June is Black Music Month, when the recording industry pays homage to the history, contributions and artistry of Blacks in the music field. From the very beginning of Black life in the United States, music has played an important role in defining the struggle of African Americans, providing inspiration and uplift when needed most. Our memories of the civil rights movement are shaped as much by the music that served as its backdrop, as by the events and personalities that helped shaped a period that changed America. It is the absence of music with a message that is most noticeable today in a country where unresolved issues threaten our democracy.
While we don’t pretend to be music critics, and tend to hew more closely to issues involving politics and public policy, we do appreciate the role that Black writers and recording artists have played in the forward progress of African Americans and our nation. We have gathered a few clips in salute to Black Music Month that we believe are representative of the positive messages that were abundant in the past. Not all of the music has a direct political theme, but all of it speaks to social conditions that were evident at the time these artists recorded these classics. We hope for a return to lyrics that served to motivate our community, empower our leaders and send a message to the nation that our demand for our Constitutional rights will not be denied.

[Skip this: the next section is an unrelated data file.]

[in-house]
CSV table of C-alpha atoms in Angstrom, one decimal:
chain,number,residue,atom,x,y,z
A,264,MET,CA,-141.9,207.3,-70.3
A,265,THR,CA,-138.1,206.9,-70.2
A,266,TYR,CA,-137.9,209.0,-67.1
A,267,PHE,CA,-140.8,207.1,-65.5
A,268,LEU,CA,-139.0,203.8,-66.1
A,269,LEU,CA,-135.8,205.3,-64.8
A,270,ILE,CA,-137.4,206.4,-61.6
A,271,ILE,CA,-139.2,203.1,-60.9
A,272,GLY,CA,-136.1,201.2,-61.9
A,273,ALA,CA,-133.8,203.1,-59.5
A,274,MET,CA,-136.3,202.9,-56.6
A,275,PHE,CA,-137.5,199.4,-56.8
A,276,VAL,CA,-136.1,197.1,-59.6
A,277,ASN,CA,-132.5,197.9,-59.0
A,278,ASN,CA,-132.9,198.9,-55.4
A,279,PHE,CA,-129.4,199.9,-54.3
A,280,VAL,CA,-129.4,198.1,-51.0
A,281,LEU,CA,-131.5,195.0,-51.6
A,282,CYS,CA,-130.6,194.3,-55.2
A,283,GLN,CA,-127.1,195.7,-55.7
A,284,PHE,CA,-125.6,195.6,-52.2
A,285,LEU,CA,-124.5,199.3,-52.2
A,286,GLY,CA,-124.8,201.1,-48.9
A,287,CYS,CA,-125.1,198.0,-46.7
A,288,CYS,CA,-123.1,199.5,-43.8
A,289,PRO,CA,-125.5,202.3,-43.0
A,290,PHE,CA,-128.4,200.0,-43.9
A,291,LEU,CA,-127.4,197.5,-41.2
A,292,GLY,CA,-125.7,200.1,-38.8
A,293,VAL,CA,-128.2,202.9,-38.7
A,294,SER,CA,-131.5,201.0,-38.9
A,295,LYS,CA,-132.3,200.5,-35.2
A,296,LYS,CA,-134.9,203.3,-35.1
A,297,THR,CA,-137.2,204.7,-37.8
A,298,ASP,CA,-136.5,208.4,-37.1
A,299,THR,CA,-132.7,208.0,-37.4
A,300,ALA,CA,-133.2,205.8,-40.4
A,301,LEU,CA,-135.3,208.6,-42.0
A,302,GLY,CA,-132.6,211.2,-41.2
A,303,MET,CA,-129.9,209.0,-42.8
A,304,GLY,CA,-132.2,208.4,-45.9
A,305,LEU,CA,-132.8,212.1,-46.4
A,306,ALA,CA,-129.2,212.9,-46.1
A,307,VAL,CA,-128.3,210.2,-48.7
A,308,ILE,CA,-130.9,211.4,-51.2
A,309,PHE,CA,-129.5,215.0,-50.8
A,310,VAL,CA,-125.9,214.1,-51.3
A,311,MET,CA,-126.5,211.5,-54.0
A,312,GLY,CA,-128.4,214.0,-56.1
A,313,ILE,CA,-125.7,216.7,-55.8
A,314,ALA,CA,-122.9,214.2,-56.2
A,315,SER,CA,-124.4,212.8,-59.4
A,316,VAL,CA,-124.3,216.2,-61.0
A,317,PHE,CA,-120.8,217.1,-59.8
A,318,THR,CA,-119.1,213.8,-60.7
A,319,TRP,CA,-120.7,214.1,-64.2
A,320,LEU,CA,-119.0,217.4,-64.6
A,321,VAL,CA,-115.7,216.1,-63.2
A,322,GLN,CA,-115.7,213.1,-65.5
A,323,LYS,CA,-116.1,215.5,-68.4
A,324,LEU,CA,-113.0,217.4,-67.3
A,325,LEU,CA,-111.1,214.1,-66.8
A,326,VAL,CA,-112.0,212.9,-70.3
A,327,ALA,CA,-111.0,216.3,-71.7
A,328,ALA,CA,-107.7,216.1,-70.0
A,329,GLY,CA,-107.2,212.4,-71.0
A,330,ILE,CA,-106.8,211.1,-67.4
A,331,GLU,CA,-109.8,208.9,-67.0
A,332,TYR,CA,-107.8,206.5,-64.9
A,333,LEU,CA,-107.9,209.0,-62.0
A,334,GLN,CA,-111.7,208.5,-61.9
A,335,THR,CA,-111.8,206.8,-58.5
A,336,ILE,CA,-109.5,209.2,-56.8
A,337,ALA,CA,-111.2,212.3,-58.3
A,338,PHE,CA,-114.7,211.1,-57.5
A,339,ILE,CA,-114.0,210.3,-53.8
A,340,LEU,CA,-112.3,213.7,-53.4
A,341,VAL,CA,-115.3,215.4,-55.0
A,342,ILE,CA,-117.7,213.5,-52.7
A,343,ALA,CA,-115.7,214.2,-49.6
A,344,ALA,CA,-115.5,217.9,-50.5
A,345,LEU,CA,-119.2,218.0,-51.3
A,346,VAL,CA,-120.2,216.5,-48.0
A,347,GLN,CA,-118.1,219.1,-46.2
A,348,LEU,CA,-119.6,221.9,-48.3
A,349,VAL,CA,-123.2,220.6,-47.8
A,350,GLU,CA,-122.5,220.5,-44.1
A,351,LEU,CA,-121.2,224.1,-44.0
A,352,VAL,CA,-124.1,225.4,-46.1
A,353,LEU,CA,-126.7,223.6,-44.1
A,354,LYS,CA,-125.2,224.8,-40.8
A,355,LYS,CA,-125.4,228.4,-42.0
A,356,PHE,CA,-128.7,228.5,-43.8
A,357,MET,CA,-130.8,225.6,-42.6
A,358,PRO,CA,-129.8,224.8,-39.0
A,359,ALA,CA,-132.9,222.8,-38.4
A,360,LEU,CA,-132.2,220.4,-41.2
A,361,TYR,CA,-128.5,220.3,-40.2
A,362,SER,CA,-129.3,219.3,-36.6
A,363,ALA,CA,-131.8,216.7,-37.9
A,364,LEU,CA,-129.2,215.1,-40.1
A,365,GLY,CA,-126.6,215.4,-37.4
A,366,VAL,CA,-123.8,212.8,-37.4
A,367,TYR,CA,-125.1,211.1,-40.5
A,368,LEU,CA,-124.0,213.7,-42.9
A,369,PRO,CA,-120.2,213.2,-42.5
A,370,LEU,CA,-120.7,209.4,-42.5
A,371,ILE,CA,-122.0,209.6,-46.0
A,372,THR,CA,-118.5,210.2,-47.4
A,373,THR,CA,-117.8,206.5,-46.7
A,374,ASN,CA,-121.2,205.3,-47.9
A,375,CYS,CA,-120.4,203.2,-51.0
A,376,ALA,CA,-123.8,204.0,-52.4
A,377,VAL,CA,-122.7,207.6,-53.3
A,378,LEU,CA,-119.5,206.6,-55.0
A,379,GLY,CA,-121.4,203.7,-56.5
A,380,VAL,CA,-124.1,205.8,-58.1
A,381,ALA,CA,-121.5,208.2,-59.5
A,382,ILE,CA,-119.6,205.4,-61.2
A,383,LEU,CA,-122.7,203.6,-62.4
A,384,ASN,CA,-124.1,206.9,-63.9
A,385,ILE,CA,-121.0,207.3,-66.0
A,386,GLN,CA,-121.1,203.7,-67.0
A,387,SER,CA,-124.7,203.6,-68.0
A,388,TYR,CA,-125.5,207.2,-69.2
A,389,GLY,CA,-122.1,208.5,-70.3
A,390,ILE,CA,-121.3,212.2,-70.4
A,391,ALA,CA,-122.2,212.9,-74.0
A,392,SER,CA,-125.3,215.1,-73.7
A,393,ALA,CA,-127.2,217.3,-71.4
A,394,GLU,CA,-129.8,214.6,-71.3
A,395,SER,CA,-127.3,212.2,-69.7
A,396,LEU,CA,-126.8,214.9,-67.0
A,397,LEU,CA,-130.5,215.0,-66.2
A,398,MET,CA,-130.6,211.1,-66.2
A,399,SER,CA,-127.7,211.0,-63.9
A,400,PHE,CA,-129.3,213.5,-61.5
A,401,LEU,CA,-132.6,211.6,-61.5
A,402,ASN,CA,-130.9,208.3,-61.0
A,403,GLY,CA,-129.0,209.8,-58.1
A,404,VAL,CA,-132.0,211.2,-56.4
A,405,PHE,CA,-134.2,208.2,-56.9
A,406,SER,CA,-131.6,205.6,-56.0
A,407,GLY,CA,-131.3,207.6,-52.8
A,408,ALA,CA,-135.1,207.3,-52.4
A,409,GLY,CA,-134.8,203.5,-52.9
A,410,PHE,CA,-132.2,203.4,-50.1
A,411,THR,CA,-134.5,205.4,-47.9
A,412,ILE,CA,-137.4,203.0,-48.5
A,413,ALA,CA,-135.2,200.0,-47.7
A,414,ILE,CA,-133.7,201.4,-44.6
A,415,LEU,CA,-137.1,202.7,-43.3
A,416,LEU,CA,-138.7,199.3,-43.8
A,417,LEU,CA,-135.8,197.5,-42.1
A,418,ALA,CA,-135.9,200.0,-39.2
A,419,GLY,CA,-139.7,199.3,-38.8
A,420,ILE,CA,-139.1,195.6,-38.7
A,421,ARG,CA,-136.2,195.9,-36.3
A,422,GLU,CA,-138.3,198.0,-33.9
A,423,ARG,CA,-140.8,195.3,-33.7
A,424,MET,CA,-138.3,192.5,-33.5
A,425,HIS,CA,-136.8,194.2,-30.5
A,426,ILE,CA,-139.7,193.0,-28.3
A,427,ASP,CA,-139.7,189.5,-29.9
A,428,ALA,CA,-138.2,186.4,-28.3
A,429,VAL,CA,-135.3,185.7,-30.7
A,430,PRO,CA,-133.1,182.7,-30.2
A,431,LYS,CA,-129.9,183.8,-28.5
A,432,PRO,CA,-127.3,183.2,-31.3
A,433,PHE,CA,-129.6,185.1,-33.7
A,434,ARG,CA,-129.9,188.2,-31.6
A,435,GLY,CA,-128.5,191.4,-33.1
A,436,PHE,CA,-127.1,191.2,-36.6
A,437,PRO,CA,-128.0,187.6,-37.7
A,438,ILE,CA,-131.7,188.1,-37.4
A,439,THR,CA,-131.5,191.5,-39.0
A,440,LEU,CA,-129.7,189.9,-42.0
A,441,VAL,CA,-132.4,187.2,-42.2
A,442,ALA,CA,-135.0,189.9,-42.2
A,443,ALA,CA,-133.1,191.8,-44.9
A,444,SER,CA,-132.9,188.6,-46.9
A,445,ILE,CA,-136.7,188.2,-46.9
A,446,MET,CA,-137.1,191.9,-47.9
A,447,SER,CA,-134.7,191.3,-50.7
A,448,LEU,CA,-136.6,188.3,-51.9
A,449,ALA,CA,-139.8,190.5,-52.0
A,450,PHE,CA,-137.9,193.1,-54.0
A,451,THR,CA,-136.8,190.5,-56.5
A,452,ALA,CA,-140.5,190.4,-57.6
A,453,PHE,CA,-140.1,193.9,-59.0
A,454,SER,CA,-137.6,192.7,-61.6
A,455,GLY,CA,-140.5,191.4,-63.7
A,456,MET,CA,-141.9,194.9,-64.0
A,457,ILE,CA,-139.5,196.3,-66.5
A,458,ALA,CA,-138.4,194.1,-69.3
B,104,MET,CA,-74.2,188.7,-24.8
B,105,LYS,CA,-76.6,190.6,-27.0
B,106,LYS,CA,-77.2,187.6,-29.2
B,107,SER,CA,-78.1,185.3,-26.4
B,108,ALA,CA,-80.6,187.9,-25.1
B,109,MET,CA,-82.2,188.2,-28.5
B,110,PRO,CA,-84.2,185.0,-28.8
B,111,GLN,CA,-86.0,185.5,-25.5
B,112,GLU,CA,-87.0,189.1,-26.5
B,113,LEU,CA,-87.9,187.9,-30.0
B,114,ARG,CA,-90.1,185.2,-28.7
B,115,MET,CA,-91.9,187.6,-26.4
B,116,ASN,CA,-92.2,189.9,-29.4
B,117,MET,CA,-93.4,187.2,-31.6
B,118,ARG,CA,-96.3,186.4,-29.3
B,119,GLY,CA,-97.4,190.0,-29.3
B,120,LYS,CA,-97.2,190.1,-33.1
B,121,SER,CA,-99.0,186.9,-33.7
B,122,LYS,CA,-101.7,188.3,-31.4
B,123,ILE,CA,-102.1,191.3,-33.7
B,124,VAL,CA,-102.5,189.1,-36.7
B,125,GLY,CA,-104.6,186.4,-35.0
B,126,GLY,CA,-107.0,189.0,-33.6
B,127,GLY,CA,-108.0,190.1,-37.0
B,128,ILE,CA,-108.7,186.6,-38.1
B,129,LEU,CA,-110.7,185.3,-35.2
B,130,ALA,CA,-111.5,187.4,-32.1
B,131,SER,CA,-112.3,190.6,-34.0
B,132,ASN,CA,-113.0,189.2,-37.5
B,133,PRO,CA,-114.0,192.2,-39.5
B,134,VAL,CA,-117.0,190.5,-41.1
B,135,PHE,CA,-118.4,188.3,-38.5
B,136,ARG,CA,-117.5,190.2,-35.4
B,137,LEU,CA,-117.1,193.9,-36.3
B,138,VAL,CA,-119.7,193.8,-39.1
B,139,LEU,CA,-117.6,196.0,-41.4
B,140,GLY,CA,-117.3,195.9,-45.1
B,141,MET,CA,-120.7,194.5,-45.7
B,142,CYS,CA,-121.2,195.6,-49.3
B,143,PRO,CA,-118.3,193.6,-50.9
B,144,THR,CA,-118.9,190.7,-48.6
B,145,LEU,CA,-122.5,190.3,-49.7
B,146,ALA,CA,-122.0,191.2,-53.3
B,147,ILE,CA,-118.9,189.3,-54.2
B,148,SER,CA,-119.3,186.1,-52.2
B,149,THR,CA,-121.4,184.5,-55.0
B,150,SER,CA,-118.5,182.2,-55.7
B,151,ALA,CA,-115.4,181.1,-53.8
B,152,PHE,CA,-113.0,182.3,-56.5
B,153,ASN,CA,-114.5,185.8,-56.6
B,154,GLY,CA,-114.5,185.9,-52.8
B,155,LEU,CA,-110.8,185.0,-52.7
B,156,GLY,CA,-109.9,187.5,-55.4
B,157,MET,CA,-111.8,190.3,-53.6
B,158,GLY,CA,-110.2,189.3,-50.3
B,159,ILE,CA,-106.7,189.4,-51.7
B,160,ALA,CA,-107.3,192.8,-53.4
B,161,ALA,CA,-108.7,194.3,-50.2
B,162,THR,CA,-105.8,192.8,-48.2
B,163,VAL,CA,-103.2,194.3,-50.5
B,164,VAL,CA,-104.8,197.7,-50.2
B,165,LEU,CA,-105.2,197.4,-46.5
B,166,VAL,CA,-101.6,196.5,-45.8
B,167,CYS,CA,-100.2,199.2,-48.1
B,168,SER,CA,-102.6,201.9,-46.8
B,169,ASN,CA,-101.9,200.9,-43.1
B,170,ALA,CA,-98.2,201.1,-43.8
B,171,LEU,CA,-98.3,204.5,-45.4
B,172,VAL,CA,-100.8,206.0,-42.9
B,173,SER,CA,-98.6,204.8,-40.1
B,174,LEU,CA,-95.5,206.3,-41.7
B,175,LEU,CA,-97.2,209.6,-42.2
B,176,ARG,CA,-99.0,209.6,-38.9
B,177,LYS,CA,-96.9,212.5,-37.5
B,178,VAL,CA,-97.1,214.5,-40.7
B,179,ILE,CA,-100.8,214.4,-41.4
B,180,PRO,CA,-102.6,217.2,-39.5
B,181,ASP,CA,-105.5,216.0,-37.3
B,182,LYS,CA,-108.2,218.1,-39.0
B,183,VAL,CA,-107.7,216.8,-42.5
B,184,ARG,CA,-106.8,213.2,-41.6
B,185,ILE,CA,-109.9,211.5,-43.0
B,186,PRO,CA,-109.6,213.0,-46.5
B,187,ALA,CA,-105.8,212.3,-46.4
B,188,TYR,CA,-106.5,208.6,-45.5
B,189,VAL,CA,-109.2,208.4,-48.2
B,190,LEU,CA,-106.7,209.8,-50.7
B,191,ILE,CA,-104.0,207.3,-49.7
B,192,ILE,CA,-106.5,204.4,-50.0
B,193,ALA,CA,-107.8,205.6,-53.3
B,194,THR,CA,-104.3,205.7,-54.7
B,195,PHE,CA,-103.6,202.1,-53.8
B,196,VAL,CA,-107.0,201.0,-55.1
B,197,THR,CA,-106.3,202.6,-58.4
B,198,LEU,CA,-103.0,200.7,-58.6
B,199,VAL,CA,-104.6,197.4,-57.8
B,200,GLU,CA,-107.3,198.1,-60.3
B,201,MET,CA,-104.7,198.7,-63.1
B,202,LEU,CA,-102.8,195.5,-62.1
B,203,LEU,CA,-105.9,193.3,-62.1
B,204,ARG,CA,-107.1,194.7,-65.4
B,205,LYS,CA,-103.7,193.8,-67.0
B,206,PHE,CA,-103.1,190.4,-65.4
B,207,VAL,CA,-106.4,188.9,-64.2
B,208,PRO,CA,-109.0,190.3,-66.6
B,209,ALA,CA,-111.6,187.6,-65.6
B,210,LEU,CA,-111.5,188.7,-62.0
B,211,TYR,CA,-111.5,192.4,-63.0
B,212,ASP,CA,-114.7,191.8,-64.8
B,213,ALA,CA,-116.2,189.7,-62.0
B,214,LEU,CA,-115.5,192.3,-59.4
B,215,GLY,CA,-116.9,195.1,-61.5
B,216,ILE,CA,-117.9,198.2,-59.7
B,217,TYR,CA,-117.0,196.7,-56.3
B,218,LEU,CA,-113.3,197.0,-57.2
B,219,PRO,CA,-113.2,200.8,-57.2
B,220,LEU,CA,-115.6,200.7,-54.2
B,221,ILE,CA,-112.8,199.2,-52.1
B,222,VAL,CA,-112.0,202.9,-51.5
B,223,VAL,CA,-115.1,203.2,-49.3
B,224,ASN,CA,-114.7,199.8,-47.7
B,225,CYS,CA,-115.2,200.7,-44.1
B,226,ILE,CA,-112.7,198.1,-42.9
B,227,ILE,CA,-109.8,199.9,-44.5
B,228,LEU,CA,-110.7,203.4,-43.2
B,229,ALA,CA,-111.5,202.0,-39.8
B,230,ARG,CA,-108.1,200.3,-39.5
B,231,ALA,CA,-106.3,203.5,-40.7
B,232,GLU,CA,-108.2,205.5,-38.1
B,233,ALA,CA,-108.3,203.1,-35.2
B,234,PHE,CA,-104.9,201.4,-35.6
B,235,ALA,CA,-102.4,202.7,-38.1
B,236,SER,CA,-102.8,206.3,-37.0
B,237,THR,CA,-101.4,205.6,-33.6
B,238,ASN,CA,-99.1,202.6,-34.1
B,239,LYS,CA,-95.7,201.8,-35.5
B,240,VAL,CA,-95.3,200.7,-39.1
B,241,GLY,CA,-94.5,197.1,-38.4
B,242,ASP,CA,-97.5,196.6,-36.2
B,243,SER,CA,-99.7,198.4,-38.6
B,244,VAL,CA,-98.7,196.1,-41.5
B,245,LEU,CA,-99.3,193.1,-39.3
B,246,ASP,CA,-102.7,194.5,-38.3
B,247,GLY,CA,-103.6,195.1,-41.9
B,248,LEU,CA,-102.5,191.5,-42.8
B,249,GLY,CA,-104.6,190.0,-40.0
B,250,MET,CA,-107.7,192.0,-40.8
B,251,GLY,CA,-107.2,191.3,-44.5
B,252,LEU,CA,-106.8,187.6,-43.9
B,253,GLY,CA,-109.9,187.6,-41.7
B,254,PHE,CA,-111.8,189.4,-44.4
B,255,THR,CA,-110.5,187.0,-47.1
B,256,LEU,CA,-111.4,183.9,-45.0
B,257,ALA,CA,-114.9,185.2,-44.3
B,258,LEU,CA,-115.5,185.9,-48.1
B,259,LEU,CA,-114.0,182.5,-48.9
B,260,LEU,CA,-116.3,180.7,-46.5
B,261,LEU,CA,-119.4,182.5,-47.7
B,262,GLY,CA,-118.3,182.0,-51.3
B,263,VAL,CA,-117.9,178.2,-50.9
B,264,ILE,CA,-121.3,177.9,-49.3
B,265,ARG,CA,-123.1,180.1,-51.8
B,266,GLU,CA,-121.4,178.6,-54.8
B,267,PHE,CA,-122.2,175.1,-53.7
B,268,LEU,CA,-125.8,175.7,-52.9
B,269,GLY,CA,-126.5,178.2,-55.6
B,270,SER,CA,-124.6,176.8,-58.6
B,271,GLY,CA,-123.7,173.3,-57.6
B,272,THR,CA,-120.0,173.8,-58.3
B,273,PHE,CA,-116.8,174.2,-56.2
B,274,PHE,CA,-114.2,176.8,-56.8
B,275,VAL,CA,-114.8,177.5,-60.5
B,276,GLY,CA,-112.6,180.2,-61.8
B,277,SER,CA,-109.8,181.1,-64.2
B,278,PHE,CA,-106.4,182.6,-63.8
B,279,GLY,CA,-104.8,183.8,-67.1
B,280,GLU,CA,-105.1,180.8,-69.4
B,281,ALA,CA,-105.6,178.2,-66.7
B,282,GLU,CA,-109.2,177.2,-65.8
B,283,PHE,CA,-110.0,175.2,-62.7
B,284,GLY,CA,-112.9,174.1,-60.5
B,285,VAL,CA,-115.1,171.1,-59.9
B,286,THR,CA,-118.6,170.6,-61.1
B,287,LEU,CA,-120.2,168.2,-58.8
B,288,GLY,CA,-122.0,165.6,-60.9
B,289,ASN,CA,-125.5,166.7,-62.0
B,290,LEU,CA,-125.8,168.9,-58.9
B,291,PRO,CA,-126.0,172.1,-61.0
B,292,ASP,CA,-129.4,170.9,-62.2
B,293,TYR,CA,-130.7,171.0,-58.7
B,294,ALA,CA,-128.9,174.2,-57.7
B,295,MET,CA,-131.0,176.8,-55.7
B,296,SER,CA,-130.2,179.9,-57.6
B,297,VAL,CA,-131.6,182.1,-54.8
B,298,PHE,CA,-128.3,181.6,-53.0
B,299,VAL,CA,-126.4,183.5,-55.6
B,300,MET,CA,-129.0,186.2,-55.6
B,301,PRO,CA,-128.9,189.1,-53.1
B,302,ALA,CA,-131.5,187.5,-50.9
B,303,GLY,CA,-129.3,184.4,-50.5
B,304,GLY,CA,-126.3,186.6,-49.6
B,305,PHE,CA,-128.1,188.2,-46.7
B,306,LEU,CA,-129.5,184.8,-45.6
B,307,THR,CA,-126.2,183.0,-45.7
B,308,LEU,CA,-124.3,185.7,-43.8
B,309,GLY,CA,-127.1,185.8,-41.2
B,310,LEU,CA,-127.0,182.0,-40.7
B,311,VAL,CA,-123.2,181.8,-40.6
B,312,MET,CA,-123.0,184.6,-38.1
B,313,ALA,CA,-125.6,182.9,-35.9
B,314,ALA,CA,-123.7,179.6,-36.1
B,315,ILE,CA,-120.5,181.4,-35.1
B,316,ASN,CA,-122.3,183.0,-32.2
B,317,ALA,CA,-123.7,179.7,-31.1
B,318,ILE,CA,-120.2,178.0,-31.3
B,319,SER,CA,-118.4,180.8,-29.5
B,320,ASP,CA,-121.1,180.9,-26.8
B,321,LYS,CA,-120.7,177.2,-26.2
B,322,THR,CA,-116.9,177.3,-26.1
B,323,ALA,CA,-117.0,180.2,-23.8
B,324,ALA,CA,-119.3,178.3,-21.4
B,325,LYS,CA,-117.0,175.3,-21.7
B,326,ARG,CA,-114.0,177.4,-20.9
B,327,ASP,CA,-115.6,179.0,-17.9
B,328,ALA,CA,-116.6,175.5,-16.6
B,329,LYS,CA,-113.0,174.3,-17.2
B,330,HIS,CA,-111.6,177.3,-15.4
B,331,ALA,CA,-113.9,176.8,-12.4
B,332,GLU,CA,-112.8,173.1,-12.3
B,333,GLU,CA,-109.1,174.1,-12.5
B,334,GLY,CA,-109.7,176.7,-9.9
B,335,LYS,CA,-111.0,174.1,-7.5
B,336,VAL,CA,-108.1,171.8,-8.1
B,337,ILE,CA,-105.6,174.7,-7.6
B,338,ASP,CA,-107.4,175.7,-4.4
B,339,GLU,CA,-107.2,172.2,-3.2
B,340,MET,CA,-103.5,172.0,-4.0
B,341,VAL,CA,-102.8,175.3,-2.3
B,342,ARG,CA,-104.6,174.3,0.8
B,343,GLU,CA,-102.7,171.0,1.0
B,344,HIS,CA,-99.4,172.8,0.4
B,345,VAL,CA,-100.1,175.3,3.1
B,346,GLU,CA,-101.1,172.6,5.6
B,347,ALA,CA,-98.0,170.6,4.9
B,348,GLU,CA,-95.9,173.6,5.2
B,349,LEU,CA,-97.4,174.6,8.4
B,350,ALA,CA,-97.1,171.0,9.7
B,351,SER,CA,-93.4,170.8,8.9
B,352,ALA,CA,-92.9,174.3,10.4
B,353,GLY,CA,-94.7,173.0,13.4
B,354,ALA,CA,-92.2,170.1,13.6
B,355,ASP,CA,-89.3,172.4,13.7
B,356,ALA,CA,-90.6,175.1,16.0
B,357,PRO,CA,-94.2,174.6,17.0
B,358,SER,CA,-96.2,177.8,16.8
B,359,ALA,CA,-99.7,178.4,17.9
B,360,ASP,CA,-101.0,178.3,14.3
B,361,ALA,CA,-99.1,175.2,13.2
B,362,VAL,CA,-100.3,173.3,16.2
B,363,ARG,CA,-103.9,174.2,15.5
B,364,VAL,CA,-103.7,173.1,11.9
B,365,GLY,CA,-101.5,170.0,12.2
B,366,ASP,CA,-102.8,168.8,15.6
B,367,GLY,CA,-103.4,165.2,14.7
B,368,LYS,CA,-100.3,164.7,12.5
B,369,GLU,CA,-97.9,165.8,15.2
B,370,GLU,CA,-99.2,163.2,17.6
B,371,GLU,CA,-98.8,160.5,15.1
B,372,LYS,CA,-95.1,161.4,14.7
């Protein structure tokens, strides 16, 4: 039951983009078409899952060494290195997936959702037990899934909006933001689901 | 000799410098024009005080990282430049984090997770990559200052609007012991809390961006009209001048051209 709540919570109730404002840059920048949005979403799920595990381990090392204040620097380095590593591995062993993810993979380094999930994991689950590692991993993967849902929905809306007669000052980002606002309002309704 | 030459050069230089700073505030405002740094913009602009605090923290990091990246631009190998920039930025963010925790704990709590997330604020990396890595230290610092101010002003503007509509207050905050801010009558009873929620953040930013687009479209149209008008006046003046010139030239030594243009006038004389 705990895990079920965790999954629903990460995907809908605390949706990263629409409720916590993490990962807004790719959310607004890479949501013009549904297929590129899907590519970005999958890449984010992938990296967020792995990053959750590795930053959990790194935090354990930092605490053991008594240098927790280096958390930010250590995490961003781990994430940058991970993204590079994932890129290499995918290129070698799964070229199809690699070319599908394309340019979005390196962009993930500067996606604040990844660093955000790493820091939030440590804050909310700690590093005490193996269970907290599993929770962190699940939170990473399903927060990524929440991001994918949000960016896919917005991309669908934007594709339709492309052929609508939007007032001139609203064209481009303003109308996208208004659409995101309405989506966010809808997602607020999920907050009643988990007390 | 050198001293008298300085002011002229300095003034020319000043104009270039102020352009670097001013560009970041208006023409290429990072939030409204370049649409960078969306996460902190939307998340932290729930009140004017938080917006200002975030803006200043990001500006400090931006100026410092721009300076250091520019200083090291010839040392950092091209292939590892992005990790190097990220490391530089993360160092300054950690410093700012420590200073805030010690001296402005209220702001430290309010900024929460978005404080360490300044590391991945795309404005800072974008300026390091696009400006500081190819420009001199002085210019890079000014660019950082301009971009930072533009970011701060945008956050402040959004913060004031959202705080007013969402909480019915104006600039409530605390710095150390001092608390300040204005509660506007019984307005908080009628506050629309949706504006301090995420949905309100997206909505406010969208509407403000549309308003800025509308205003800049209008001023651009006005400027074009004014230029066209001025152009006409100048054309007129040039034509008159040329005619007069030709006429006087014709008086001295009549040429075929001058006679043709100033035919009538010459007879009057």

Nina Simone – To Be Young Gifted and Black
Marvin Gaye – What’s Going On
Curtis Mayfield – Move on Up
Gil Scott-Heron – The Bottle
James Brown – I’m Black and I’m Proud
Grandmaster Flash & The Furious Five – The Message
The Temptations – Ball of Confusion
Stop the Violence Movement – Self Destruction
West Coast All Stars – We’re All in the Same Gang
Public Enemy – Fight the Power
Brand Nubian - Wake Up